sharply defined, becoming broader and indefinite at the posterior 
fourth ; on the inner face are seen eight rows of punctures, cor- 
tg to ridges of tubercles on the back. The tarsi are 
4-jointed, narrow, or at least the 3d joint not wider than the 
others, deeply grooved beneath ; the tibiae are truncate, without 
spurs, the front pair a little incurved at tip in both sexes. Claws 
simple, not contiguous. 

The genera of this family are stated by Mr. Jekel,* to differ by 
the form of the eyes, some being Cyclophthalmes, others Oxyoph- 
thalmes ; also in the antennal grooves, some being Obliq 
others Lateriscrobes. The vestiture of the under surface of the 
tarsi varies in different genera ; in Psalidura they are spongy seri- 
ceous beneath, in others ciliate or spinous. 

In other genera, the sexual characters are less remark 
in Psalidura, and will be found to consist chiefly in the divisfoa 
of the last dorsal segment into two, as in the other families of the 

The Brachyceridte are restricted to Africa and the neighboring 
parts of Europe and Asia. They are stout insects, with ventn- 
cose elytra, suddenly deflexed behind, and extending far upon the 
flanks, like the first tribes of Tenebrionidre, which they also re- 
semble in the large mentum, flat, filling the whole of the buccal 
cavity. The beak is short and stout, thicker at the extremity, 
alike in both sexes ; the antennal grooves are wanting (Episus) ; 
or deep and duvrh-d downwards, almost confluent in the gular re- 
gion (Brachycerus, Microcerus). The antenna; are short, straight 
or feebly geniculate, scape forming less than $ the length ; joints 
of the funiculus 7, rather short, club solid, obconical, truncate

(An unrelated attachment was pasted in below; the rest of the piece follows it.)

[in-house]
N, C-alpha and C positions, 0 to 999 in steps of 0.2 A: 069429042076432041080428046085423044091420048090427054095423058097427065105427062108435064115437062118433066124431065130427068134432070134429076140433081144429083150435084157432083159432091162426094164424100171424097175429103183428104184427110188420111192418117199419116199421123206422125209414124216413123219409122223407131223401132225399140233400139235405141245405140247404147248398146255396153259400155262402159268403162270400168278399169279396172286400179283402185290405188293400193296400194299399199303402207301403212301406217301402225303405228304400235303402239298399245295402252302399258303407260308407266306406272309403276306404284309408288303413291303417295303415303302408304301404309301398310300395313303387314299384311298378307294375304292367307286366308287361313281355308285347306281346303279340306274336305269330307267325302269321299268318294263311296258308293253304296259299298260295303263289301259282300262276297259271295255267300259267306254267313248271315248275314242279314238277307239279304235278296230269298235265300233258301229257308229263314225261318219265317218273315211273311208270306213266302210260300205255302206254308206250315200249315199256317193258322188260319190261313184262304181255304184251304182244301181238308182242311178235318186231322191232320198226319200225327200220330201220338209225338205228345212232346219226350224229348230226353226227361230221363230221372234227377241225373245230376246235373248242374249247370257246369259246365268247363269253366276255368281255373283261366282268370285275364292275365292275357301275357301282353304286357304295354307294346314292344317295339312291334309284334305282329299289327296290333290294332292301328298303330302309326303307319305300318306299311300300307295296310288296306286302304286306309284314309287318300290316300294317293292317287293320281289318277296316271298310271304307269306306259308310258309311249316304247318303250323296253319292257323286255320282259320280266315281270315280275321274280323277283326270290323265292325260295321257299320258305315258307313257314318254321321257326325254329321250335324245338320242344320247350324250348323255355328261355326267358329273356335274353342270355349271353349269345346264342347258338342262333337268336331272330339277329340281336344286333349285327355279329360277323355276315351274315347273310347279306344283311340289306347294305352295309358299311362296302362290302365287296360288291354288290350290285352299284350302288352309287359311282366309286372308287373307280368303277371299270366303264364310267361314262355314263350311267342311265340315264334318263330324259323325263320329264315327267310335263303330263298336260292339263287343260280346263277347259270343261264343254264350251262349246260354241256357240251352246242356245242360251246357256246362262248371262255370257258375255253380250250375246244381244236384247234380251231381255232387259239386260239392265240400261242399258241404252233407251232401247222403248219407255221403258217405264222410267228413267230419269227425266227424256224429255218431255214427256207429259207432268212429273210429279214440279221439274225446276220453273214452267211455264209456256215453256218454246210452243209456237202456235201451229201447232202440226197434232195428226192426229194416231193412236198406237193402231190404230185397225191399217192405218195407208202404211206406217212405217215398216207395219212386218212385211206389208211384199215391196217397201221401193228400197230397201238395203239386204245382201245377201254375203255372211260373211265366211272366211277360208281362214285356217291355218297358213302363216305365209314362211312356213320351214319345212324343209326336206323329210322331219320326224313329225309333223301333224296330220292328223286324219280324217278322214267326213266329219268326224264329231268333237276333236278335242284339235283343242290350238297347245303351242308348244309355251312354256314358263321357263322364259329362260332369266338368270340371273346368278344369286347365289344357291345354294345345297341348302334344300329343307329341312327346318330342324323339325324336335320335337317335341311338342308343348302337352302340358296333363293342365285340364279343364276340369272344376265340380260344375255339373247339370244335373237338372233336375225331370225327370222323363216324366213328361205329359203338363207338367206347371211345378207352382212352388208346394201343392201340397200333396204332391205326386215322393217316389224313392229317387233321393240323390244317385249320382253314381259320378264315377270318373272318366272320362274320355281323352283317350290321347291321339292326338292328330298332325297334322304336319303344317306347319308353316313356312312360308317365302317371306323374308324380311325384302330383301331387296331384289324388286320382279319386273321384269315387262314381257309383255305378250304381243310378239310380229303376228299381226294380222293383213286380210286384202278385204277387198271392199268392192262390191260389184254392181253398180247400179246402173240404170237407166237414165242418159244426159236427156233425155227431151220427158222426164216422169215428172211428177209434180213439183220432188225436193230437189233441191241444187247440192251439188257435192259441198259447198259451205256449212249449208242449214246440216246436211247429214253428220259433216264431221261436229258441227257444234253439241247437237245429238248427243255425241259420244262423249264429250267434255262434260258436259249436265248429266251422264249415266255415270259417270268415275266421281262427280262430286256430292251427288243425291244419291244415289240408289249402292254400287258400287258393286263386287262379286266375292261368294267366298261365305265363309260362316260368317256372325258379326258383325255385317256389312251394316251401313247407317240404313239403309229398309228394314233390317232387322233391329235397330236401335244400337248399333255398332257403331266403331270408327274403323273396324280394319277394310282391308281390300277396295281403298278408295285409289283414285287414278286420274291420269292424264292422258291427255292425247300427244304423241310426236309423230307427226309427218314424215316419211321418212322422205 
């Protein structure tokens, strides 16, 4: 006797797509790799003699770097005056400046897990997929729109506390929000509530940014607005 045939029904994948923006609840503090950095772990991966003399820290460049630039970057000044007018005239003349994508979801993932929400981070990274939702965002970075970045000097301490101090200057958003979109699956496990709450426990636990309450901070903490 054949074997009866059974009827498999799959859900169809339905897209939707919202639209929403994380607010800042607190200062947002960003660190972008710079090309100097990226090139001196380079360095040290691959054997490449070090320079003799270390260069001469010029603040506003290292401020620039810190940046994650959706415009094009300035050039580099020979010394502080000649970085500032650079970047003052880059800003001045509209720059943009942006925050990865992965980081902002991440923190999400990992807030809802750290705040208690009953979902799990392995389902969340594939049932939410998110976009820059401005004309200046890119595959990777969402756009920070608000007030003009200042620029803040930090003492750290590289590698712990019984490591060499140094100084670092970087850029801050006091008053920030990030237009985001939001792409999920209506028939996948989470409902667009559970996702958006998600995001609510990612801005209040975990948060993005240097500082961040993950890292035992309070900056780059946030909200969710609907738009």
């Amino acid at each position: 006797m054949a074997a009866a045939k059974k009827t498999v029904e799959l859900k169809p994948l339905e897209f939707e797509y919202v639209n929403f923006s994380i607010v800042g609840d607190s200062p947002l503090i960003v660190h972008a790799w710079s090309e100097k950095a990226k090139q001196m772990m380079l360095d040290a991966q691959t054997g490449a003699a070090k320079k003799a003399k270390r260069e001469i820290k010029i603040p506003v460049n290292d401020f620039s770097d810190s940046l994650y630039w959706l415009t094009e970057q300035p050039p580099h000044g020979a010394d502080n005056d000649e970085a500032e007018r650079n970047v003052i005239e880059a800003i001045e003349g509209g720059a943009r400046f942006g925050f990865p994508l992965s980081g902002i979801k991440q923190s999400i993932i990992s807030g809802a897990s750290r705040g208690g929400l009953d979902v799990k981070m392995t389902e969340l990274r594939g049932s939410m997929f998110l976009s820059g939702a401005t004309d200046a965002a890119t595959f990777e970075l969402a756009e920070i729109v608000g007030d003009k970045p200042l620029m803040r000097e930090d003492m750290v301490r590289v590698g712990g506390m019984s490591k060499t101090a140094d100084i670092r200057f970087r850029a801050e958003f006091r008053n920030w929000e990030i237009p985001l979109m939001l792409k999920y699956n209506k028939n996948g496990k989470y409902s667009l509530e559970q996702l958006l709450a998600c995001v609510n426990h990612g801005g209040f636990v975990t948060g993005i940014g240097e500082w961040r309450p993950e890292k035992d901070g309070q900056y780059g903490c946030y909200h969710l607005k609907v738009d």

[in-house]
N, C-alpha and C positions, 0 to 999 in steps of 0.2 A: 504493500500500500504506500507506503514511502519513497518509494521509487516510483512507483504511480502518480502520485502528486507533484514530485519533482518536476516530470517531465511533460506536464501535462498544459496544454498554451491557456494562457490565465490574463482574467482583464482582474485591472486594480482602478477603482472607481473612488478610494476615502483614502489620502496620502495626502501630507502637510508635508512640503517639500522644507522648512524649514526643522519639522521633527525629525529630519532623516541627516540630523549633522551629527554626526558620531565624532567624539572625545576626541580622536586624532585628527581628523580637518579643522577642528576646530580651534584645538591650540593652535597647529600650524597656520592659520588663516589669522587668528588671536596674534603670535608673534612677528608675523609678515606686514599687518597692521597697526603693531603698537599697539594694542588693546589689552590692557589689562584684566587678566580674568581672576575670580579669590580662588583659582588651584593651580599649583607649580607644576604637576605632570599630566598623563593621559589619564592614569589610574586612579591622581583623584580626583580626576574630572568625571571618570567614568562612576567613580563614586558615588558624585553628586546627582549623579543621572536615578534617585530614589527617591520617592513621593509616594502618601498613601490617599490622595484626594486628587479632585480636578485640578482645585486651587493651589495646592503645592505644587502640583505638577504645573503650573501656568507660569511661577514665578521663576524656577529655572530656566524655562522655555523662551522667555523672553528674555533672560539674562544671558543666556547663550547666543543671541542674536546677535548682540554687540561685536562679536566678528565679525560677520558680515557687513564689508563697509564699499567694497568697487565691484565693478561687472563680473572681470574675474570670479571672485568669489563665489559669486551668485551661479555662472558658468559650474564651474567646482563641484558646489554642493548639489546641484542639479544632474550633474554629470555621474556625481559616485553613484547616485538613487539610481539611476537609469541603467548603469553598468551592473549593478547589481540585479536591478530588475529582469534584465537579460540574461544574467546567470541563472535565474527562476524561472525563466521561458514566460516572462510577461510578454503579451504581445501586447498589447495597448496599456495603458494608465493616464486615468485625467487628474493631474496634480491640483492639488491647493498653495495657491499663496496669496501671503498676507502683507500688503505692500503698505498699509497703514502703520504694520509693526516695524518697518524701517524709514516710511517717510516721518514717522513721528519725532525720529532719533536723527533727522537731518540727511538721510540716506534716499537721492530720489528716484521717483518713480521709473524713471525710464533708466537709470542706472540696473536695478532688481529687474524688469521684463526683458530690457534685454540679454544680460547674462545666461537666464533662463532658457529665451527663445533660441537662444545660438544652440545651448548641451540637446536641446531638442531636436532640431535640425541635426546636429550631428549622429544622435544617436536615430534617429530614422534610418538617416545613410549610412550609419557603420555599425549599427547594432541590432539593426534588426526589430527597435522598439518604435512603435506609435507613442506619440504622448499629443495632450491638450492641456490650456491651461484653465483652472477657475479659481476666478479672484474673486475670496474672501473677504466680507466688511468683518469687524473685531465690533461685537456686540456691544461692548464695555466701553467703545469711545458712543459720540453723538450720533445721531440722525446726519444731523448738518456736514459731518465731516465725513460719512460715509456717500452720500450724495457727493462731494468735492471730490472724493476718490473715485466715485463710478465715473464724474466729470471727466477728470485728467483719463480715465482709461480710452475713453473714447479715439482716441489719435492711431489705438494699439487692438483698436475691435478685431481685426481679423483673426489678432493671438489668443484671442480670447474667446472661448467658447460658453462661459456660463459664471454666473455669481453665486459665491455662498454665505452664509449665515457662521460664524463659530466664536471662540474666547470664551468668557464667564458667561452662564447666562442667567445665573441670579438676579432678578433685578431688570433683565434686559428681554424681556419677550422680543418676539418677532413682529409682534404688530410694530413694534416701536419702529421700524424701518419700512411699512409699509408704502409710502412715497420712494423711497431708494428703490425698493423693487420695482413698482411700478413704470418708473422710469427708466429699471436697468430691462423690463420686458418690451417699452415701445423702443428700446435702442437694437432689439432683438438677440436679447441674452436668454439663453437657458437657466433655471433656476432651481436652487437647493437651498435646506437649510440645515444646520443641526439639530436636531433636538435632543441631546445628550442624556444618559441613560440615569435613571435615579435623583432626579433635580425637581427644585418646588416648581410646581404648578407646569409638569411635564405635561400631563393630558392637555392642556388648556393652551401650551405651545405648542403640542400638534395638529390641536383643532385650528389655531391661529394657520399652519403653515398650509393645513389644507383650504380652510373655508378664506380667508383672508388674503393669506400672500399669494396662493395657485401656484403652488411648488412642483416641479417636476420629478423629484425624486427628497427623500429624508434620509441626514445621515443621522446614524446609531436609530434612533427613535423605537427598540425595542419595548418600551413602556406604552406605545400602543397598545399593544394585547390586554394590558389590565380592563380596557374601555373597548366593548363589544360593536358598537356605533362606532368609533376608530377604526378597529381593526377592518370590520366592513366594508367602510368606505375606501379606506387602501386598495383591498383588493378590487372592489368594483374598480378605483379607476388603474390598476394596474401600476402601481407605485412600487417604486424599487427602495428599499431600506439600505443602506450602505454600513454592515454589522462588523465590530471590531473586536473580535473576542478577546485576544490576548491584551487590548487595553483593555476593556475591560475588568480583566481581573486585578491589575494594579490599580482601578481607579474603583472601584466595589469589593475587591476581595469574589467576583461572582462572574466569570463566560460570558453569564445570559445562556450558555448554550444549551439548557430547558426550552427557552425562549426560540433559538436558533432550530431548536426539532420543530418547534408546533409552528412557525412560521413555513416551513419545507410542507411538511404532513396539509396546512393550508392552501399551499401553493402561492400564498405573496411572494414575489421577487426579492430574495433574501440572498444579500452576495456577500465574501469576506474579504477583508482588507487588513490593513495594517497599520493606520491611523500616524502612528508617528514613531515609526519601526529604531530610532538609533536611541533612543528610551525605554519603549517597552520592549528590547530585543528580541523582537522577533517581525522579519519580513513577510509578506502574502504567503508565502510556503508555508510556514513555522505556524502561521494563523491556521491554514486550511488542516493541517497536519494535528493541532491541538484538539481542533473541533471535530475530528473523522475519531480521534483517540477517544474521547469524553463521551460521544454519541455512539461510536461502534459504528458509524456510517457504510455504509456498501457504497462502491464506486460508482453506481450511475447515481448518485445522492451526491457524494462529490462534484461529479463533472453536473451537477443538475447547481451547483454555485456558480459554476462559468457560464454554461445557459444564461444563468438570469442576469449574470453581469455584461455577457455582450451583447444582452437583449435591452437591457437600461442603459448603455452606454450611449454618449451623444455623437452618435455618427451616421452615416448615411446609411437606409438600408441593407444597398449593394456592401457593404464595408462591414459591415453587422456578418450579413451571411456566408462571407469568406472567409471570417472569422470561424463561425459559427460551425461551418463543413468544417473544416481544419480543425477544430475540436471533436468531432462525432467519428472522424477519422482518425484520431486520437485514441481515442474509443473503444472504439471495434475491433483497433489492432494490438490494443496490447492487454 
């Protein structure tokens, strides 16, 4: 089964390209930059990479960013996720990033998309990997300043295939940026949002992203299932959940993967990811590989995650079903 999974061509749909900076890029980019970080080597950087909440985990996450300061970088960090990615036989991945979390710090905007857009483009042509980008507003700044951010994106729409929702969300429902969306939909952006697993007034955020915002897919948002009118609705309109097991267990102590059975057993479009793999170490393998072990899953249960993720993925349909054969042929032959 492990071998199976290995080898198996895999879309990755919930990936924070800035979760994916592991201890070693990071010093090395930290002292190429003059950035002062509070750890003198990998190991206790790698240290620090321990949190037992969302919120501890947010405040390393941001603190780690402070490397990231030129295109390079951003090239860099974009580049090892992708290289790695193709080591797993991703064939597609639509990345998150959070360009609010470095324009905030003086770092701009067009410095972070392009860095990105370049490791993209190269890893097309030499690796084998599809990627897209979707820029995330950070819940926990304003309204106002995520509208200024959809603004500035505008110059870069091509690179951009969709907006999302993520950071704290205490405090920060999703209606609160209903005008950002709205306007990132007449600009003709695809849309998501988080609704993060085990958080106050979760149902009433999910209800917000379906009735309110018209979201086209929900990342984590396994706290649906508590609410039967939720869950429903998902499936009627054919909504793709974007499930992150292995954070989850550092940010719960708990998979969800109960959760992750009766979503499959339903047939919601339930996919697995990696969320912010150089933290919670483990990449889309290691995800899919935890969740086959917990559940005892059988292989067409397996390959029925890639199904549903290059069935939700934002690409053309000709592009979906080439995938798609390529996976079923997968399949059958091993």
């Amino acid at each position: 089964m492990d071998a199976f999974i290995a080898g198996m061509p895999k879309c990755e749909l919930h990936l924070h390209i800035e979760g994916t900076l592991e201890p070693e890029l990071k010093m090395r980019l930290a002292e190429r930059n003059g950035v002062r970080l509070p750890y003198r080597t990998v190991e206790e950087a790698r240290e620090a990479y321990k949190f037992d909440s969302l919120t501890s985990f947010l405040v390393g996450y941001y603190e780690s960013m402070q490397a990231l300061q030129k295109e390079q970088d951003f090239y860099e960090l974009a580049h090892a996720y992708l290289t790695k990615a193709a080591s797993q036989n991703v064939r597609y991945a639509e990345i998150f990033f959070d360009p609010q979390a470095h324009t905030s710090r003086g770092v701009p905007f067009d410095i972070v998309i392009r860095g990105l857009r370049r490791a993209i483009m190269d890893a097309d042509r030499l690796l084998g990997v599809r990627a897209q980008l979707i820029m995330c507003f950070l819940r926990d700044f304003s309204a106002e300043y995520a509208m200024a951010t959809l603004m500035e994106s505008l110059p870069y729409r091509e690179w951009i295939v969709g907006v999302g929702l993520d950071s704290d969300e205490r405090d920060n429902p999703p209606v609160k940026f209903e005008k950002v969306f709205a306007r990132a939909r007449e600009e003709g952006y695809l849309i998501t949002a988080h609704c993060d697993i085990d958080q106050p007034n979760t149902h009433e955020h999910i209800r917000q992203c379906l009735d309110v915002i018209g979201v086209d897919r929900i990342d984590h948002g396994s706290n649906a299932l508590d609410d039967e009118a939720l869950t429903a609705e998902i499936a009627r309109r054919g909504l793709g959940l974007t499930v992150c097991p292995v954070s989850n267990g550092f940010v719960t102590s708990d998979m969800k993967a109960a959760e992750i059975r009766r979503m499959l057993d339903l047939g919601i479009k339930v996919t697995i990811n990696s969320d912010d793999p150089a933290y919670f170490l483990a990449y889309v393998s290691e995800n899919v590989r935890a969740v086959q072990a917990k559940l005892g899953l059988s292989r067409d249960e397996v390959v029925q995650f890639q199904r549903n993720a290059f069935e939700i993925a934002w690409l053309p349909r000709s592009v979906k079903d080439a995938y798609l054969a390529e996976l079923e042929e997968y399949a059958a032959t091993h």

or subacuminate at tip. Eyes rounded or transverse and acumi- 
nate at the lower end. Mandibles stout, short, more prominent 
in Brachycerus, where they have the lower margin more produced 
into a cutting edge : the front surface is rough and somewhat •*" 
gular, but without any trace of the rounded scar seen in Otiorhyn- 
chidse. The scutellum is scarcely visible ; the elytra, as above 
mentioned, are ventricose, irregularly tubercHlate or costate^ery 

much extended on the flanks, so as to cover the side pieces of the 
meso- and metathorax : greatly detlexed behind. The lateral 
groove of the inner face is deep and narrow, becoming wider and 
obsolete behind. The dorsal segments are membranous, except 
the last, which is corneous, and divided in <? into two as in Cur- 
culionidai. The ventral segments are separated by deep sutures, 
of which the 1st is sinuate; the 3d and 1th segments are shorter 
than the others: the lateral extension upwards is narrow; and 
but slightly wider behind. The front coxae are contiguous, prom- 
inent and subcorneal, the tibia; are not dilated, the spurs are small, 
fixed, projecting inwards, the tarsi 4-jointed, narrow, setose and 
feebly concave beneath (Drachycerus) ; pubescent, concave and 
emarginate beneath (Microcerus) ; claws large, simple, distant. 


The third of the anomalous families has a more general distri- 
bution, and is represented in our fauna by the genus Thecesternus, 
which forms a separate tribe, distinguished from the other tribes 
by the prostcrnal groove for the reception of the beak not ex- 
tended as far as the front coxae. 

These insects are epigeal, rough and dull colored, with the elytra 
widely embracing the flanks, but not strongly deflexed behind, 
concealing the side pieces of the trunk. The beak is very short, 
not thickened at tip, nor emarginate at the middle ; the antennal 
grooves descend perpendicularly and form a gular constriction : 
the antennas are unusually short, imperfectly geniculate, the scape 
as long as the 1st and 2d joints of the funiculus ; the club elon- 
gate oval, pointed, distinctly annulated. Eyes transverse, pointed 
beneath.* Mandibles stout, short, front surface curved and